A cool down lets your heart rate slow down and your body gradually return to its pre-exercise physiological state. Cooling down properly and stretching after your run will go a long way towards preventing injuries.
Running Gait or Form
Different runners may have different running styles. Running is a function of footstrike, forward stride, body angle, and arm drive. The key is to run naturally and remain relaxed.
For most runners, other than sprinters or very fast runners, the heel-ball footstrike method works well. This method provides good shock absorption:
The outside of the heel strikes the surface.
The foot rolls inwards to the ball of the footwhile the knee is slightly bent.
The foot lifts off from propulsion provided by the big toe.
The point of foot contact should occur in line with the knee which should be slightly flexed.
As you improve and get faster, the length and frequency of your strides will increase and you will begin lifting your knees higher. Do not overstride such that your foot hits the ground ahead of the knee flex (i.e. leg should not be straight at point of impact).
Overstriding is hard on the knees, back and the hips and can cause injuries. Short, choppy strides, which usually result from tight or inflexible muscles, require more energy and are inefficient.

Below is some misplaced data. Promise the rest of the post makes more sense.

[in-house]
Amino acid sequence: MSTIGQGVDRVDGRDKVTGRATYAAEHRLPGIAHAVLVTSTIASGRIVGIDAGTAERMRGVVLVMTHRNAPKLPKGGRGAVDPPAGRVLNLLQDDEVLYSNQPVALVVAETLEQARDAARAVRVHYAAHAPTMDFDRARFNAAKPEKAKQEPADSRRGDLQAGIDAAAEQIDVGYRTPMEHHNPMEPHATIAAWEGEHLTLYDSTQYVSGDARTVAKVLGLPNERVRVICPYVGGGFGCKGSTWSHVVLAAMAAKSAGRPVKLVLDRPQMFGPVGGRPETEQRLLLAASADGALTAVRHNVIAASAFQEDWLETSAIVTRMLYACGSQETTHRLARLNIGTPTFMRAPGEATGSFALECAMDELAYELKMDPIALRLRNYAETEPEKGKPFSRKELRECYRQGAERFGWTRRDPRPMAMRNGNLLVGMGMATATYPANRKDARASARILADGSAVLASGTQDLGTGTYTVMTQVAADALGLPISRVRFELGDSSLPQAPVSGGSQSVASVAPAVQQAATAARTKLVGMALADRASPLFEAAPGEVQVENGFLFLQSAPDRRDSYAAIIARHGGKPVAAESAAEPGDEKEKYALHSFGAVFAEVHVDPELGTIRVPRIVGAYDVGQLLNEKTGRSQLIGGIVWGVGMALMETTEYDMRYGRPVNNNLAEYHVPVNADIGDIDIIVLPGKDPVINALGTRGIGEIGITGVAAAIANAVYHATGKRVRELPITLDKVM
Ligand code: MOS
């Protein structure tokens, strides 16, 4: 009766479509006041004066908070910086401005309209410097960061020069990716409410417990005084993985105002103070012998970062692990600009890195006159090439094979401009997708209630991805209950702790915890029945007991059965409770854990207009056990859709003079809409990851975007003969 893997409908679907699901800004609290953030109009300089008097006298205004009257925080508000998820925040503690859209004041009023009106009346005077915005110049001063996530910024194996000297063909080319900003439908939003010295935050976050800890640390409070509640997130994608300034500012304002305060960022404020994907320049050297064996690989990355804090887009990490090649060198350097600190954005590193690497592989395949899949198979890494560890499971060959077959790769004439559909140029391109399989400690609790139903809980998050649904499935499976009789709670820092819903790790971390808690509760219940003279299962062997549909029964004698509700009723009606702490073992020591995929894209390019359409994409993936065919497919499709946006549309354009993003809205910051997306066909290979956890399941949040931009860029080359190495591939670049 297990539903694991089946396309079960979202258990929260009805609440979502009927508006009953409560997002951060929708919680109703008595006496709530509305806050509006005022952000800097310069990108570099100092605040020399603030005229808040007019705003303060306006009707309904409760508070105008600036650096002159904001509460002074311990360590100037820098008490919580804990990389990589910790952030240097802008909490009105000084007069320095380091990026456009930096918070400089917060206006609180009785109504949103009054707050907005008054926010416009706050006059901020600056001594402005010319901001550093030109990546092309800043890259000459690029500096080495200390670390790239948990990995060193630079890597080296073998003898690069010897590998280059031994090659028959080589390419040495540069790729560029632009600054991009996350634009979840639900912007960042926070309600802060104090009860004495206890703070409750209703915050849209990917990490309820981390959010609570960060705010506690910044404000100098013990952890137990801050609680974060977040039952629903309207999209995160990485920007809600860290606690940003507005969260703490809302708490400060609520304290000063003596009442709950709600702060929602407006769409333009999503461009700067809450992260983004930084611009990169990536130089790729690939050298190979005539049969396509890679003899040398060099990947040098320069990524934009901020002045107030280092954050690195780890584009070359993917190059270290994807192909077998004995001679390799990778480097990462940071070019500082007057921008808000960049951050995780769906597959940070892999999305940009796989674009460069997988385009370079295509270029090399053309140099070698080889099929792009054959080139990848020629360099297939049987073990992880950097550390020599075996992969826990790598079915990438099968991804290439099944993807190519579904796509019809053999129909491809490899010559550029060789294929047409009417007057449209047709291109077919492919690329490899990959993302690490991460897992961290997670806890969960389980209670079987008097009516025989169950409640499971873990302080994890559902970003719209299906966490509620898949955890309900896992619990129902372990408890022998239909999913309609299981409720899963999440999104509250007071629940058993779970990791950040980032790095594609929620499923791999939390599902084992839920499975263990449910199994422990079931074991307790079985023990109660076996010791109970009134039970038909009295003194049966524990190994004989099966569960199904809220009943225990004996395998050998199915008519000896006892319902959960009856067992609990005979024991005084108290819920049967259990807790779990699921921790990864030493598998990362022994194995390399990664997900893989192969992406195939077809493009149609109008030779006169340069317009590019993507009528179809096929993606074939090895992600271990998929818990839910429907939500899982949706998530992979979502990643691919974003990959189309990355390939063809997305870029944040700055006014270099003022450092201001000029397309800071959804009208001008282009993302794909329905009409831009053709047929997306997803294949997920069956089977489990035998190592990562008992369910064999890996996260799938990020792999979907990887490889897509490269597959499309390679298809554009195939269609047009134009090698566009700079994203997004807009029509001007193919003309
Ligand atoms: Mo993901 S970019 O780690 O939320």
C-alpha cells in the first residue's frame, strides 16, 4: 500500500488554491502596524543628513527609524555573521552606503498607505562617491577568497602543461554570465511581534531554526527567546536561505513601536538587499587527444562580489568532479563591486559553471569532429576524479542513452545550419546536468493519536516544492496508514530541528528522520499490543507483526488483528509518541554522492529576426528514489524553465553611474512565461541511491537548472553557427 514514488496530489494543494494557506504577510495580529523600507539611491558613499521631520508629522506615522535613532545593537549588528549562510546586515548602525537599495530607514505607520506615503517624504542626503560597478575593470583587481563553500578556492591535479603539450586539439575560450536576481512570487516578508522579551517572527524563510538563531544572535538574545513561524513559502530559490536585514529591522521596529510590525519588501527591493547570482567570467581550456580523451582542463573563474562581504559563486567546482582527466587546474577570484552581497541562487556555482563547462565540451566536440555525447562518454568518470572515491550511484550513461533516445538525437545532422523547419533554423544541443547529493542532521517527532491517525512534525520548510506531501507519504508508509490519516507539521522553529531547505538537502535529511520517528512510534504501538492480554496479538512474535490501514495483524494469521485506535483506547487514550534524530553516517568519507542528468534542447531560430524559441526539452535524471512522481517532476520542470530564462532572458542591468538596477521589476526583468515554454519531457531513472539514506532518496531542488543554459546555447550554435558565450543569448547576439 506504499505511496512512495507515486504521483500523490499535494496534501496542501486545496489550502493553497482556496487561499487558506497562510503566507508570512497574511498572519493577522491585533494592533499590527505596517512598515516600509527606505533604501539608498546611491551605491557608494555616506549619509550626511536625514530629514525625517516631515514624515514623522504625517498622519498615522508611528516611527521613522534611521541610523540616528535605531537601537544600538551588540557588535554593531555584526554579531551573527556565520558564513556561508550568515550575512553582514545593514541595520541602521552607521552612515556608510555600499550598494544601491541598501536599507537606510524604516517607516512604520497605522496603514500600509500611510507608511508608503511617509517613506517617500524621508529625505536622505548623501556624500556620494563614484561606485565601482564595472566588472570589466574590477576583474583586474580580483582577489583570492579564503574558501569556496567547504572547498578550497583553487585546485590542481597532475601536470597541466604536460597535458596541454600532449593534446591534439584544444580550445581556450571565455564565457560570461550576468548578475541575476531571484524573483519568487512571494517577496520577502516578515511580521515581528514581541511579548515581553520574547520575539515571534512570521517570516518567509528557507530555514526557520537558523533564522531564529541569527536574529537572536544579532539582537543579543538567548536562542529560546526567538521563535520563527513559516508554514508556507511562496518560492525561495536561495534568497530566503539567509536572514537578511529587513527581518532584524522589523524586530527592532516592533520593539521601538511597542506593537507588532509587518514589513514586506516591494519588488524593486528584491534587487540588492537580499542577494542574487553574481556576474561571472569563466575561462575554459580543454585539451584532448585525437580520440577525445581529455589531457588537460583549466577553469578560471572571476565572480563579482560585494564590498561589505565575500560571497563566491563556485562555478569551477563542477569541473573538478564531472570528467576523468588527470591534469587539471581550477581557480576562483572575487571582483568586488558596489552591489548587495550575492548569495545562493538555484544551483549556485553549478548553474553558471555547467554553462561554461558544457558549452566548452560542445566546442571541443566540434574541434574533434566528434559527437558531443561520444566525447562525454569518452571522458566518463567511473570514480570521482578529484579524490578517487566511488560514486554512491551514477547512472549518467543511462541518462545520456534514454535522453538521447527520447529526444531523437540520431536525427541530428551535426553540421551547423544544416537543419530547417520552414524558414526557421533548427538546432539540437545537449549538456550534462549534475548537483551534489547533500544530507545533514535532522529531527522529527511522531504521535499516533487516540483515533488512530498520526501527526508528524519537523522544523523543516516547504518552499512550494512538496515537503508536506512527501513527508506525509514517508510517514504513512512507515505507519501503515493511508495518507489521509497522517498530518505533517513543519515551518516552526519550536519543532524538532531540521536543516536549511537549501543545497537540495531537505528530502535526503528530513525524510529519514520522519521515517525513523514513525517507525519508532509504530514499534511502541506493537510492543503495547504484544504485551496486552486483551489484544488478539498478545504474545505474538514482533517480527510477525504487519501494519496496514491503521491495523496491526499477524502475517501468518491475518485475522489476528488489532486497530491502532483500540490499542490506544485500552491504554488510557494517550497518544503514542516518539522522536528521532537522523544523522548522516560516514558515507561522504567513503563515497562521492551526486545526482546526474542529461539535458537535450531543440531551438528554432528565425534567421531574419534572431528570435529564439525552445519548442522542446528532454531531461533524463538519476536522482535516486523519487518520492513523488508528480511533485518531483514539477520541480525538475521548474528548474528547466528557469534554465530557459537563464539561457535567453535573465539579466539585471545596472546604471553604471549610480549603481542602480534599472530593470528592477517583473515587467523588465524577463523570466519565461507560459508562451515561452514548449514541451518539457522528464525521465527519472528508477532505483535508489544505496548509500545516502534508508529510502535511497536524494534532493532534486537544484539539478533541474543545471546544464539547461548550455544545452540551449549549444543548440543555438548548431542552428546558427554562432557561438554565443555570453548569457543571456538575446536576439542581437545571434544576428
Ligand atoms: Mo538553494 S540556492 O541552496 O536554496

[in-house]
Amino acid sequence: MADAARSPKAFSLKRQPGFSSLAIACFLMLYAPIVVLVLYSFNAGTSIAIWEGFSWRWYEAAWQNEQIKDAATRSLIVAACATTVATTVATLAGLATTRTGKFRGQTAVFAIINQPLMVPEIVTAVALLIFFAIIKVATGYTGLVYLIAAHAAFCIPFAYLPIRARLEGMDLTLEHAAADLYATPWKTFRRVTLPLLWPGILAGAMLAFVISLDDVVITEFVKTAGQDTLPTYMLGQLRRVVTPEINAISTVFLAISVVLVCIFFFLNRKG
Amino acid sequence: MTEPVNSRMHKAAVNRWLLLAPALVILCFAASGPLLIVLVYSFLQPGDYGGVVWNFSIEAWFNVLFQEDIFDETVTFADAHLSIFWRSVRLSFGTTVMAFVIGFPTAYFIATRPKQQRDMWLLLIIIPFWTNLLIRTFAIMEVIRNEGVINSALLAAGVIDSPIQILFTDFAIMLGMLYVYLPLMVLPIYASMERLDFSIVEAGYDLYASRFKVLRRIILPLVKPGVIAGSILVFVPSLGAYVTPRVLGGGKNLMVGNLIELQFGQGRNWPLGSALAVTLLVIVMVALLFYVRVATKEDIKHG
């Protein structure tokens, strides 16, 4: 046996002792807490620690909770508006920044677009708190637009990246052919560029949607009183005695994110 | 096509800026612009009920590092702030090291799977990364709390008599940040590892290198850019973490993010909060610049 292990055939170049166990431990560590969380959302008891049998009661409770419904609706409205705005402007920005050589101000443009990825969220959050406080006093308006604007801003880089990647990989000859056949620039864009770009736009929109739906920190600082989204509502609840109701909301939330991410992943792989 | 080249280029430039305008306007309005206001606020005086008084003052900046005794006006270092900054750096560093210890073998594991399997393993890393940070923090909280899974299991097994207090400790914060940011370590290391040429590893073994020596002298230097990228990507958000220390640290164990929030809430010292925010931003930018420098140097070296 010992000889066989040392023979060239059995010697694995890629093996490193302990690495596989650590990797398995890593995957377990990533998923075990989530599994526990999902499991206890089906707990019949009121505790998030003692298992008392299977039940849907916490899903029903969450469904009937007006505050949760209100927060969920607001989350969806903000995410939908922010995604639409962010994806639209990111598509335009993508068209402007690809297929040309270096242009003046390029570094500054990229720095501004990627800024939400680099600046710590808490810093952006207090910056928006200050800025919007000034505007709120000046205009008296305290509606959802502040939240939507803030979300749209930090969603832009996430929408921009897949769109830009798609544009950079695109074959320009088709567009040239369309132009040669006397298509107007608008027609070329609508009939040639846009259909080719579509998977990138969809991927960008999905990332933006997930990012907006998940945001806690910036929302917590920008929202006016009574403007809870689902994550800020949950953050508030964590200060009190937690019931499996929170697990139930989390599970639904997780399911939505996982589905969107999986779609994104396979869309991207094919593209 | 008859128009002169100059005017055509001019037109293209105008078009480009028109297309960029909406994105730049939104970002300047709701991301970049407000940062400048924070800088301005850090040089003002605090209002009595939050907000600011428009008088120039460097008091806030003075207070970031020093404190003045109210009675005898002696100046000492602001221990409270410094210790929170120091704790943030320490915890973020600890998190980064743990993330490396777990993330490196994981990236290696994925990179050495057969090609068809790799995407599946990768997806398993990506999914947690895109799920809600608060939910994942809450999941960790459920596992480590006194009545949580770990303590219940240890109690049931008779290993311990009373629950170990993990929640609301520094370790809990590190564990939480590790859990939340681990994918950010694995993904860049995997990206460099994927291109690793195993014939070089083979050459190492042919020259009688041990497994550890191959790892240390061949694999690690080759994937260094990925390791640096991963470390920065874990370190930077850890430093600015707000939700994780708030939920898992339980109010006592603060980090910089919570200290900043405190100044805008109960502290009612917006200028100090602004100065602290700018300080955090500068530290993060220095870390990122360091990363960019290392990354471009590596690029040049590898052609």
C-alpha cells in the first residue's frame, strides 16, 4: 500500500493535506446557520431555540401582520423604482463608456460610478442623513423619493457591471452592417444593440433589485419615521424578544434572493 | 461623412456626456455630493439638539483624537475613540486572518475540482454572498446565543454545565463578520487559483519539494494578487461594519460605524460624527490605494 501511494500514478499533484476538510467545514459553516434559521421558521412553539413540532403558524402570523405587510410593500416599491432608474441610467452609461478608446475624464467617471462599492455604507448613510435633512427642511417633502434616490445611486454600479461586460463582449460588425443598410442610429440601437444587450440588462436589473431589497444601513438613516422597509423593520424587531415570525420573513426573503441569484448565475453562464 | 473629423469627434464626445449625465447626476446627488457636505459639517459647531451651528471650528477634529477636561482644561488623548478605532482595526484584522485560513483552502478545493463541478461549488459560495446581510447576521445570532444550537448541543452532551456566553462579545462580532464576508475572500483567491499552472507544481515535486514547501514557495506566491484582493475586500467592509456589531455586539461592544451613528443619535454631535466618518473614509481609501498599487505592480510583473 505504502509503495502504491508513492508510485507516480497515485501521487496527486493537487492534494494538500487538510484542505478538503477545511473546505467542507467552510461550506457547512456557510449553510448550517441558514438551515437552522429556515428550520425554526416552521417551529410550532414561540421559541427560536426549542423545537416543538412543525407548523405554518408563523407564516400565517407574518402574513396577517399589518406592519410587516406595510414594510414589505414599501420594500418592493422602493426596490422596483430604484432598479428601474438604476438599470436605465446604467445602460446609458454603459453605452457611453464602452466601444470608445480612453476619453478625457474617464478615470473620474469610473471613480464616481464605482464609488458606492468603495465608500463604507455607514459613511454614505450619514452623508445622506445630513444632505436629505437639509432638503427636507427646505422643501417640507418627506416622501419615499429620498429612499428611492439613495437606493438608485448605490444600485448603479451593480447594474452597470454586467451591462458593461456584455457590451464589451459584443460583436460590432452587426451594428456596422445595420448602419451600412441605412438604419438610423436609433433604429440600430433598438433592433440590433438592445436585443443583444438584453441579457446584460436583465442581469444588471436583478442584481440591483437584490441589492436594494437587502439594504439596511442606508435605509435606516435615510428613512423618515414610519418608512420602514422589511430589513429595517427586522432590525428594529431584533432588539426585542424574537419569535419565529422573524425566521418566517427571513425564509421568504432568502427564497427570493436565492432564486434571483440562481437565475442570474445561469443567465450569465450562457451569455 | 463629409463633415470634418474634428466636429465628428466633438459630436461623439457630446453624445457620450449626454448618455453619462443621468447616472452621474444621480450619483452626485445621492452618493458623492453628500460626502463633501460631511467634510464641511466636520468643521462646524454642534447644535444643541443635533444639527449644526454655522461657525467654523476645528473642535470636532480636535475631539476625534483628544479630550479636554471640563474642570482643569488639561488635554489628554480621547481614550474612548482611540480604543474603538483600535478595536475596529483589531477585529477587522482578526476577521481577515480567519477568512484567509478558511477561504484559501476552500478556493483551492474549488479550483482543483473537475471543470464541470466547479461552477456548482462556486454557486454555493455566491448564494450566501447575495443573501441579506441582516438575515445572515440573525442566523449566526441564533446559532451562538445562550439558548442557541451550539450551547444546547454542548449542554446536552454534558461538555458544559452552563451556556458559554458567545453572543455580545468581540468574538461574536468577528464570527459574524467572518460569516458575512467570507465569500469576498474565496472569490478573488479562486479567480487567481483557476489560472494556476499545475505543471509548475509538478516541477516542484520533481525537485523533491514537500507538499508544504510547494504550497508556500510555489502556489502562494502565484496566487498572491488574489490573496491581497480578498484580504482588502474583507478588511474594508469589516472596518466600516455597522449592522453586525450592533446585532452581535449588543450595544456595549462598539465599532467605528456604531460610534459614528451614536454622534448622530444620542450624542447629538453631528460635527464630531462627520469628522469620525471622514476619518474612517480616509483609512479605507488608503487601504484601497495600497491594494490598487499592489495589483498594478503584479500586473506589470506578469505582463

Run with a relaxed stride and do not exaggerate the knee-lift or back kick.
Keep your back as straight as naturally possible, your head up and look ahead. Of course, depending on the terrain you may have to look down to avoid tripping or landing in a hole or rut. Lean forward only when going uphill or sprinting as this motion will put stress on leg muscles and may cause back pain and shin splints.
Leaning back is not recommended as this puts tremendous pressure on the back and legs and has a “braking effect”. The key is to run “tall” and remain relaxed; allow your shoulders to hang in a relaxed manner and let your arms drop from time to time.
While running relax your shoulders, elbows, wrists and fists and occasionally let your arms hang down at your sides and loosely shake them out. Whereas vigorous pumping of the arms helps sprinters, it is unnecessary during distance running.
Common Running Injuries or Problems
Most running injuries are due to “over use” from running too much, i.e. too fast, too far, or too often. The table below shows the incidence of various running injuries that were reported by male runners in a recent survey.
Table 1.1. Frequency of Running Injuries Reported by a Sample of Male Runners
Achilles Tendon/ Calf
Hip/ Groin/ Toenails/ Blisters
Plantar Fascia/ Heel
Nerve/ Quadriceps/ Hamstring/ Back
If you train sensibly there is no reason why you should not be able run injury-free.
Injuries are not uncommon during intense physical training. Most injuries can, however, be prevented. Many injuries are caused by overuse, that is exercising too much and too often and with too rapid an increase in the workload. Most overuse injuries can be treated with rest, ice compression and elevation.
The most common running injuries occur in the feet ankles, knees and legs. Although they are hard to eliminate, much can be done to keep them to a minimum. Preventive measures include proper warm-up and cool-down. Failure to allow recovery between hard bouts of running can lead to overtraining and can also be a major cause of injuries.